The Garden Community for Garden Lovers


Shropshire, England Eng

Does anyone have any tips on how I can squirrel-proof my planters and pots?

I don’t *know* that it’s squirrels, but they’re in my garden more than I am, and so they’re the natural ones to blame. I’ve stopped feeding the birds because that was bringing squirrels in (*s* when I first moved in, it was, “Ooh, aren’t they cute?” for the first week, and “Gerrof, ya sods!” ever since.

I put a 2-3” layer of shredded bark on top of the planters in the hope that it would be a deterrent (as well as for the usual mulching purposes), but each day when I go out a find bark scattered over the paving, exposed soil in the planters and fewer pansies than I had the day before! My grasses are also being dug into, but they’re in much larger pots and so, I hope, more resilient.

I did think of gravel – there’s an aquatics shop just up the road where I buy fish-tank gravel for the bottoms of pots – but no matter how careful I am when repotting, the gravel tends to end up thoroughly mixed.

I’ve seen pebbles and glass nuggets, but they seem to be either very small packs for craftwork of half-ton sacks, neither of which would be very useful for me.

But would any of these be any more effective than bark as a deterrent?

Given that my outdoor space is the size of a large postage stamp, I don’t want anything too obtrusive or elaborate – or expensive.




Squirrels are possibly worse than rabbits to have in the garden. At least you can fence against rabbits, but squirrels can climb. Other than "domes" of wire over the pots, or chilli powder sprinkled on to put them off (washes away in heavy rain) I haven't got any suggestions.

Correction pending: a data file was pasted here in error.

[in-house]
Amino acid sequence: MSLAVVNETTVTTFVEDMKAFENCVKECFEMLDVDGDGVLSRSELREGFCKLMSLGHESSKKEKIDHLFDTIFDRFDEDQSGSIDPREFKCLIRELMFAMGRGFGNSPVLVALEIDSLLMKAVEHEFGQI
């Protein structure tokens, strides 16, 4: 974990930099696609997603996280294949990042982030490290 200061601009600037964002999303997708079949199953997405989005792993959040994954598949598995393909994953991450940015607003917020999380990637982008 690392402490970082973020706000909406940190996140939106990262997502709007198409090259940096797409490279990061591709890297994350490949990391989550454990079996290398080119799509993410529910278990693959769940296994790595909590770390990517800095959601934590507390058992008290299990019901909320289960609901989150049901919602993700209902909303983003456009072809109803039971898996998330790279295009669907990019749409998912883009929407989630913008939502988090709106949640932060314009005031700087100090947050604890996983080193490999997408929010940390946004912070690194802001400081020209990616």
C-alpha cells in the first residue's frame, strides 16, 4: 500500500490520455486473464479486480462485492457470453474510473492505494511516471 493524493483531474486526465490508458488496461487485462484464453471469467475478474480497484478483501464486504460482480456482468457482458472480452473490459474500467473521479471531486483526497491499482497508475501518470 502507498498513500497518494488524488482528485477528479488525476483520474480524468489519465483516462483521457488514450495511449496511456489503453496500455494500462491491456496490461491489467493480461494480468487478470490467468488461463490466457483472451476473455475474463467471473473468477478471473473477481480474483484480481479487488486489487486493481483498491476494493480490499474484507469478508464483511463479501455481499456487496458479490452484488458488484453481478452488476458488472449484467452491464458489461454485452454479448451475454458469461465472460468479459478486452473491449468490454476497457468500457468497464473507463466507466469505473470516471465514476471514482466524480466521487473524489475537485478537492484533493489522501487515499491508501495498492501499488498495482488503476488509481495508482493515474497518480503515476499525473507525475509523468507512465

I have quite a few plants growing under domes or inside cylinders of wire. Here's one -

Not ideal, but better than nothing.

12 May, 2011


I have rabbit problems in my pots & troughs and have found some success using chopped dried chilli from the ethnic part of the supermarket ( 99p in mine)-- the rabbits did -- only once-- have a go and this works better than the powder which dissolves in the rain....
I'd be interested to know if it works for you!!

12 May, 2011


Thanks Beattie; I've had a look, but all my stuff is off the ground, and with any luck will soon be further off the ground, on raised benches, so I don't know how I'd "wire off" the pots effectively.

Thanks, Pamg, I'll try it. how much do you need to put into your pots and planter? cover completely, or sprinkle? if the rabbits/squirrels are eating the plants, i can see where tht would work, but in some of my pots at least, they seem to be only digging.

13 May, 2011


just what happened to me--digging and turfing out anything in there until it looked like a war zone... I sprinkled it lightly all over, originally it was the powder as I'd got some old stuff but that disappeared in the rain and dried chopped chilli was the cheapest-- the rabbits had a couple of goes but havn't been back for a few weeks-- the flakes can still be seen so I am cautiously hopeful.....

13 May, 2011


Thanks Pamg, I'll add that to my shopping list, and will report any progress!

13 May, 2011


I went to my local supermarket yesterday: half-way round I suddenly remembered "dried chopped chilli" and, as had no idea what it looked like, asked a shelf-stacker. I got a bit of a "durr?" response, so I explained, and was shown to jars of chilli paste; said I wanted the dry stuff, but apparently they don't sell it. I'll have to try another supermarket, or look online.

17 May, 2011


Don't they sell dried herbs and spices, in pots? Very unusual....

17 May, 2011


lol this is Tesco we're talking about! I only shop there cos the nearest Sainsbury is two buses away.

There are a lot of ethnic food shops around, so I might try those. But buying in small packs, which I presume is what most people would want, would push the cost up.

I just did a Google, and found a site called Just Ingredients: they have whole dried chillies for £4.84 per kilo, or crrushed chillies for £7.57 per kilo. Crushed isn't sliced, but it's closer than whole ones, so I think I'll go for those - it'd be more cost-effective than buying whole ones and slicing them myself.

17 May, 2011